In this case, the 737, you see it highlighted there, the left side, the engine hangs underneath the wing, and so the risk of jeopardy is slightly diminished because it's just farther away from the passengers. And the seating arrangement and window arrangement of these aircrafts is designed so that if these things happen, people are not in harm's way.

So that's what happened. Obviously the aircraft is perfectly fine to fly on one engine. And it did, in fact, land safely. Obviously the flight crew made the right decision and did an emergency evacuation, as you can see, based on all of this. And we will have to just see what sort of damage was caused to the aircraft. And, of greater concern, were any passengers injured by this shrapnel?

KING: Right. To that point, Miles, stand by for me, if you can.

I want to bring CNN reporter Jason Carroll into the conversation. He's in New York. He has some details on where the plane was headed.

And we do have reports, Jason, preliminary at least, one passenger perhaps injured?

JASON CARROLL, CNN NATIONAL CORRESPONDENT: That is correct, Miles. And let me just give a recount of what happened here.

According to what we've learned, this was a Southwest Airlines Flight 1380. It left this morning from New York City, initially headed to Dallas. Headed to Dallas. And then suddenly, when it was midway through the flight, something happened with one of the left engines. This according to a passenger who was on board that flight. He says once on board, something from that -- something from the engine injured -- ended up injuring a passenger who was on board.

[12:20:30] We have calls out to emergency responders there on the ground, including fire, the FAA, airport as well. Again, this was a Southwest Flight 1380, a 737 from New York City headed to Dallas. Just when they were apparently somewhere west of Philly, something happened with the left engine. And, again, a passenger on board was injured.

You can see the flight there on the tarmac. Emergency crews are there on the ground. We have calls out to fire, the FAA, the airport as well. As soon as we're able to get some more information, we're going to bring it to you as soon as we can.


KING: Jason, I'll let you continue your reporting, Jason, and please come back as soon as you do have more information.

I want to go back to Miles O'Brien, our aviation expert.

Miles, I want to caution our viewers, often in the early moments, as you well know, the information you get it, it turns out you either get additional information or the context can be a little -- tiny bit off. But if that information is indeed correct -- I'm sorry, Miles, stand by for me.

Christopher Johnson was a passenger on that flight. He joins me now on the phone.

Christopher, please tell me, you were heading from New York to Dallas. What did you hear and what happened on that plane? CHRISTOPHER JOHNSON, ON FLIGHT THAT MADE EMERGENCY LANDING IN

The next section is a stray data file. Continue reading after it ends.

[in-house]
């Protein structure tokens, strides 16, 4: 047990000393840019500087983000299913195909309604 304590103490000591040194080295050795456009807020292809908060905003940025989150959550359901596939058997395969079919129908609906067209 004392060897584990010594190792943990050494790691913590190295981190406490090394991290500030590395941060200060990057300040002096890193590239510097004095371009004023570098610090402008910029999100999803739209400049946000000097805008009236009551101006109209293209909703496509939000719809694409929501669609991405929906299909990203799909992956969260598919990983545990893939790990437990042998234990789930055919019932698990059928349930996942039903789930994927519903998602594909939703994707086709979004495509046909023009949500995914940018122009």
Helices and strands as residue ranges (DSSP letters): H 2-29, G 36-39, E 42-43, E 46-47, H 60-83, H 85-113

PHILADELPHIA (via telephone): Yes, hi, John.

So we were leaving LaGuardia, heading to Dallas. We were west of Philadelphia, probably about 30,000 feet, and all of a sudden we just heard this loud bang, rattling, and then it felt like one of the engines went out. The oxygen masks dropped and then flight attendants did a good job. The pilot came on and said we're diverting to Philadelphia.

And, you know, there was a serious medical injury. I don't know much about that. But I was sitting in the front with a couple of passengers and we just got the masks on. And as soon as we landed, you know, we were thankful. The pilots did a great job. The crew did a great job. Got us down to Philly. And then that's when I took the photo of the engine. And it appeared that it just shredded the left side engine completely.

So we -- we were coming down -- we dropped probably from 30,000 feet to 25,000 feet. And then the pilot just kind of regained control and brought it down safely to Philadelphia. And that's where we are (ph). So we got off the plane and on buses and now we're trying to head over to the tarmac over in Philly.

KING: And, Christopher, as this played out, you were -- so you were seated in front of where the engine would have been on the plane, is that correct?

JOHNSON: That's correct. So I was in the first row in the bulkhead. And I felt it on my side. So, I mean, as soon as we -- we just kind of calmed down and then got -- there were several medical people on board that attended to the injured passenger. But like I said, I don't know much more information about that. I just know it was pretty scary. But the pilots did a great job.

KING: Christopher, appreciate that. I don't know if you can stand by for one second, but I want to get back to CNN's Jason Carroll, who has some additional information I believe a statement.

Jason, step in.

CARROLL: Right. Well, first of all, we can tell you that, again, that that flight left from LaGuardia Airport. It was bound for Dallas. It left at 10:43 a.m. this morning. It was supposed to land at 1:43. And according to a passenger that we spoke to on board, apparently there was an issue with the left engine. A bit of shrapnel, you know, flew off from the left part of that engine. Ended up somehow injuring a passenger on board.

We do now have a statement from Southwest Airlines. I want to read part of it to you. It says, we are aware that Southwest Flight 1380 from New York, LaGuardia to Dallas Love Field has diverted to Philadelphia International Airport. We are in the process of transporting customers and crew into the terminal. The aircraft, a Boeing 737-700 has 143 customers and five crew members on board. We are in the process of gathering more information. Safety is always our top priority at Southwest Airlines. And we are working diligently to support our customers and crews at this time.

Once again, you can see the aircraft there on the tarmac. It appears as if the passengers have already been evacuated. And, once again, a passenger who was on board that flight says there was an issue with the left engine. He says a bit of shrapnel flew off from that left part of the engine and somehow ended up injuring a passenger on board.